> >     #include "foo.c"
> Right. Somewhat similar to number 2.
> > 
> > 5.  There exist some compilation-level techniques, although I don't know
> >     a lot about it.  For instance, objcopy's --globalize-symbol[3] will
> >     force a given symbol to be visible outside the file its' defined in.
> >     There's also a way to give functions shared-library-visibility
> >     instead of file-visibility[4], and just ensure the tests get
> >     compiled as part of the given library when you're doing test builds.
> > 
> >     I've never seen any of these compiler-level techniques in practice
> >     myself, and might worry about platform compatibility issues, but 
> Seems complicated and with the same caveat as number 2, in that you
> cannot (or can you?) control the functions that the tested function is
> calling.

Right, again these are just solutions to making the internal functions
visible for tests.  Handling external function calls is its own

> I had a wacky idea.
> Our coding style is quite strict. We could have e.g. an awk program or
> something that filters the given functions from a .c file into a new
> file. Find a line that begins with the given function name and '(',
> include also the preceding line, and include all lines up to the first
> one that is "}\n". This way the build system could make an isolated
> copy of the function to be tested into the file. Then the test does
> #include "file" to get the function, and would be in complete control
> of everything around it. Add some hand-waving on how to deal with
> struct declarations etc.
> Completely crazy?

Not crazy, although trade-off here is it adds some brittleness to the
test system since we'd be involving code parsers and such.  This sounds
like essentially a refined version of #4.

> Maybe I'd prefer number 2 as far as it works...

I like it because it's simple.  We could also roll it out function by
function as we write the unit tests.

				 * * *

Functions that call to external services is a separate problem from
accessing the internal functions.  Like we discussed earlier, this often
is handled with mocks - basically we somehow substitute the normal call
for one of our own definition.  We have a few different options
here.  stackoverflow summarizes several approaches:


A.  Use a wrapper function, which calls our mock functionality when
    UNIT_TEST is defined, or the real system call otherwise.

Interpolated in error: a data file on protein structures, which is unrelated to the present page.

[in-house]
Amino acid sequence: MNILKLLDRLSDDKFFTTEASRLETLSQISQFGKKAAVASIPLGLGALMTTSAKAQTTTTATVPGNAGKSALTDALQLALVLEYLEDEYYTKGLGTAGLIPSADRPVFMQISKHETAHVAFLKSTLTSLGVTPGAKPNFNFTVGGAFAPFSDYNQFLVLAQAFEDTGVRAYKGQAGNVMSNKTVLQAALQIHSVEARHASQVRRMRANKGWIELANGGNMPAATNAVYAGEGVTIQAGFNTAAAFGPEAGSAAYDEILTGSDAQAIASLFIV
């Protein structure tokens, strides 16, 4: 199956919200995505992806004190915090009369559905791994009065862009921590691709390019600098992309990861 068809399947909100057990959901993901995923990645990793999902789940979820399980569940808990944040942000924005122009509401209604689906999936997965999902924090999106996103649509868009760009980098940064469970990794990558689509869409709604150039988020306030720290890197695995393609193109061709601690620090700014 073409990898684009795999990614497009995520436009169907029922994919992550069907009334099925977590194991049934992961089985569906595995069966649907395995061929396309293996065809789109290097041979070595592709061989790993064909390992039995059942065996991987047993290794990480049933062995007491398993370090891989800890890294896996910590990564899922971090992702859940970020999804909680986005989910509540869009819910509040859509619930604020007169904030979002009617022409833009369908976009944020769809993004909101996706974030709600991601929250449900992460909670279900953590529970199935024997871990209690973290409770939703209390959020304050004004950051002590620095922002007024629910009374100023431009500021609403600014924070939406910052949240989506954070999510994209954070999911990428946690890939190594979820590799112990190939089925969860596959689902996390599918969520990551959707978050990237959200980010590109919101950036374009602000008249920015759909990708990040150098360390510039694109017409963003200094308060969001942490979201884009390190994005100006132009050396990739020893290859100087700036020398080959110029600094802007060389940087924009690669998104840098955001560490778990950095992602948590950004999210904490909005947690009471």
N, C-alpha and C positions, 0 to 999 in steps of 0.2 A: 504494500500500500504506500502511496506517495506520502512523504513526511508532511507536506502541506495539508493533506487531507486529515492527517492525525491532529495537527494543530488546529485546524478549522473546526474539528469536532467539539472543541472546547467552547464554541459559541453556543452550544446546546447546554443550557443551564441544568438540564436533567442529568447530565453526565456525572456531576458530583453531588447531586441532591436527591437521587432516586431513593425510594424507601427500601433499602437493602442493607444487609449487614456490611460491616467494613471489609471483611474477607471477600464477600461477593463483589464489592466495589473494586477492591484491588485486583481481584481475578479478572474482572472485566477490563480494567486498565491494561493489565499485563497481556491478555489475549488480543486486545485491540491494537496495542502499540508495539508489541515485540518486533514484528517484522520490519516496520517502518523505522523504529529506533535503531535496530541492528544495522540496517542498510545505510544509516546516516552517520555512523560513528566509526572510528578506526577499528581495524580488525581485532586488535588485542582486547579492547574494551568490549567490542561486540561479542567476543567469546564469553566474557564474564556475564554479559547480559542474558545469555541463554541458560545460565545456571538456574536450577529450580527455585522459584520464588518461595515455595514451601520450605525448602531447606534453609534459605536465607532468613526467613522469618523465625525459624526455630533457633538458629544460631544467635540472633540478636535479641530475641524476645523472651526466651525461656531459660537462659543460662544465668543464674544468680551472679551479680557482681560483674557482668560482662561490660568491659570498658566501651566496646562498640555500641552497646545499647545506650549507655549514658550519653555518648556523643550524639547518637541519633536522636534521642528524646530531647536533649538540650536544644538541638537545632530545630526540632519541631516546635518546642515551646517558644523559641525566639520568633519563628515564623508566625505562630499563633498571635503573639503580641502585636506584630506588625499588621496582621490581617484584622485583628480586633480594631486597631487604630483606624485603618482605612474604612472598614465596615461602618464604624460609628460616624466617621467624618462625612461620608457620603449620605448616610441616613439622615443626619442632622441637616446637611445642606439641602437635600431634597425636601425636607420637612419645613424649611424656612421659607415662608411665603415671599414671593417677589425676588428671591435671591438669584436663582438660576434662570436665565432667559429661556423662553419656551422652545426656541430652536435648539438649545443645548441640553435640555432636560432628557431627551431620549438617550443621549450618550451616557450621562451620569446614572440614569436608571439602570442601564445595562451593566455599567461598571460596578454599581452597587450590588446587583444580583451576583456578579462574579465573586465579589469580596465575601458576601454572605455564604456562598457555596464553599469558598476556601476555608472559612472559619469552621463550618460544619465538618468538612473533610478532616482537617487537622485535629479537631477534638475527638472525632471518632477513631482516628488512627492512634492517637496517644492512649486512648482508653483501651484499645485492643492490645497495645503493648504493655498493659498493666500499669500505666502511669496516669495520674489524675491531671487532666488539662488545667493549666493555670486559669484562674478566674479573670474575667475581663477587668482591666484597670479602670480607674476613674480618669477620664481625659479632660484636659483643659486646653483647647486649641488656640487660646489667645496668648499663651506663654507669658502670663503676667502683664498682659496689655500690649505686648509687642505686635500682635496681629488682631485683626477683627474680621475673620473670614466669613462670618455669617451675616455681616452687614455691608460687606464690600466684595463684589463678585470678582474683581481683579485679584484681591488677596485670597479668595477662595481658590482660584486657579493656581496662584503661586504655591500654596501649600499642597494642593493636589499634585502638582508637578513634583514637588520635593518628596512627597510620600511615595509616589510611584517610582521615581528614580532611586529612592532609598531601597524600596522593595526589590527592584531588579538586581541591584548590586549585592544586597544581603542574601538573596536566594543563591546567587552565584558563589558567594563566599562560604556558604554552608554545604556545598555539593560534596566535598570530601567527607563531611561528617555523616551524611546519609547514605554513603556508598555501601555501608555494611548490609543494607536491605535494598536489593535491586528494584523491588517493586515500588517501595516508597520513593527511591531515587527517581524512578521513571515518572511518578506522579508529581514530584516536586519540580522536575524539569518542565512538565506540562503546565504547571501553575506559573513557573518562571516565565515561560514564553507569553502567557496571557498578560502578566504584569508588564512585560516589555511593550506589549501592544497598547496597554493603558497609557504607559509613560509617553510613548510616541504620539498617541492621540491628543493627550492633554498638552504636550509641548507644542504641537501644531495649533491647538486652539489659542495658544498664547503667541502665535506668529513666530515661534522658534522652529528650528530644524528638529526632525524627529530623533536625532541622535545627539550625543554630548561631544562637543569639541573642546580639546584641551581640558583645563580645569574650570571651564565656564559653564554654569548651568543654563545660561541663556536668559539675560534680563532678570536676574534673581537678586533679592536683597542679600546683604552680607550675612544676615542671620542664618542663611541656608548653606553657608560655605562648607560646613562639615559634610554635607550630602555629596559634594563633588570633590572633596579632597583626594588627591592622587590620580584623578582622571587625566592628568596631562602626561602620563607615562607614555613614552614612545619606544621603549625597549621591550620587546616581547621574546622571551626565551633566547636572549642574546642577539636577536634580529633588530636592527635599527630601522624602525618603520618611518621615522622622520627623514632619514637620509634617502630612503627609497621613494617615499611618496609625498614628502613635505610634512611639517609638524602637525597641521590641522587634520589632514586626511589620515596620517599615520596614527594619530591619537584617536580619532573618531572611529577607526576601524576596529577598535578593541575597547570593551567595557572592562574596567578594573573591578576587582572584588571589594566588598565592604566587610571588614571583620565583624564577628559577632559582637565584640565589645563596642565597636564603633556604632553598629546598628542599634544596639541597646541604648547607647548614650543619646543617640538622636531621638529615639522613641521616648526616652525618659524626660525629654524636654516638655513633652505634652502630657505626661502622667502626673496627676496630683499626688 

B.  Dependency injection.  Instead of calling the system call directly,
    we have a function pointer that we reference.  For testing we have
    it point to our test routine; for production we hook to the actual
    system call.

C.  Use "link seam".  Essentially we use the linker to substitute our
    own definitions of the external function calls.

D.  gcc compiler magic.  gcc has a --wrap option that allows tests to
    replace specific functions with their own wrappers.

Option A adds an extra abstraction layer, but is conceptually
straightforward; maybe the layer can be avoided if the wrappers are
implemented purely as preprocessor macros.  Option B seems powerful but
maybe overly complex.  Option C seems the least invasive and probably
fine if we're dealing with just simple system calls, but I'm not sure it
covers cases where there's some external state we're trying to model in
the test (e.g. monitor configuration).  Option D looks pretty slick but
we're maybe dealing with compiler compatibility issues, but maybe an
equivalent feature is available on other compilers?

I'm less sure what the right approach is for this, but I lean towards
Option D.  It seems least invasive and most maintainable (apart from
platform compatibility issues), and compartmentalizes all the mocking
junk to within the tests, which is probably where it should belong
anyway.  If it ends up being too reliant on gcc-specific features,
Option C is like the manually implemented version of D and might be a
suitable fallback if D proves too limiting.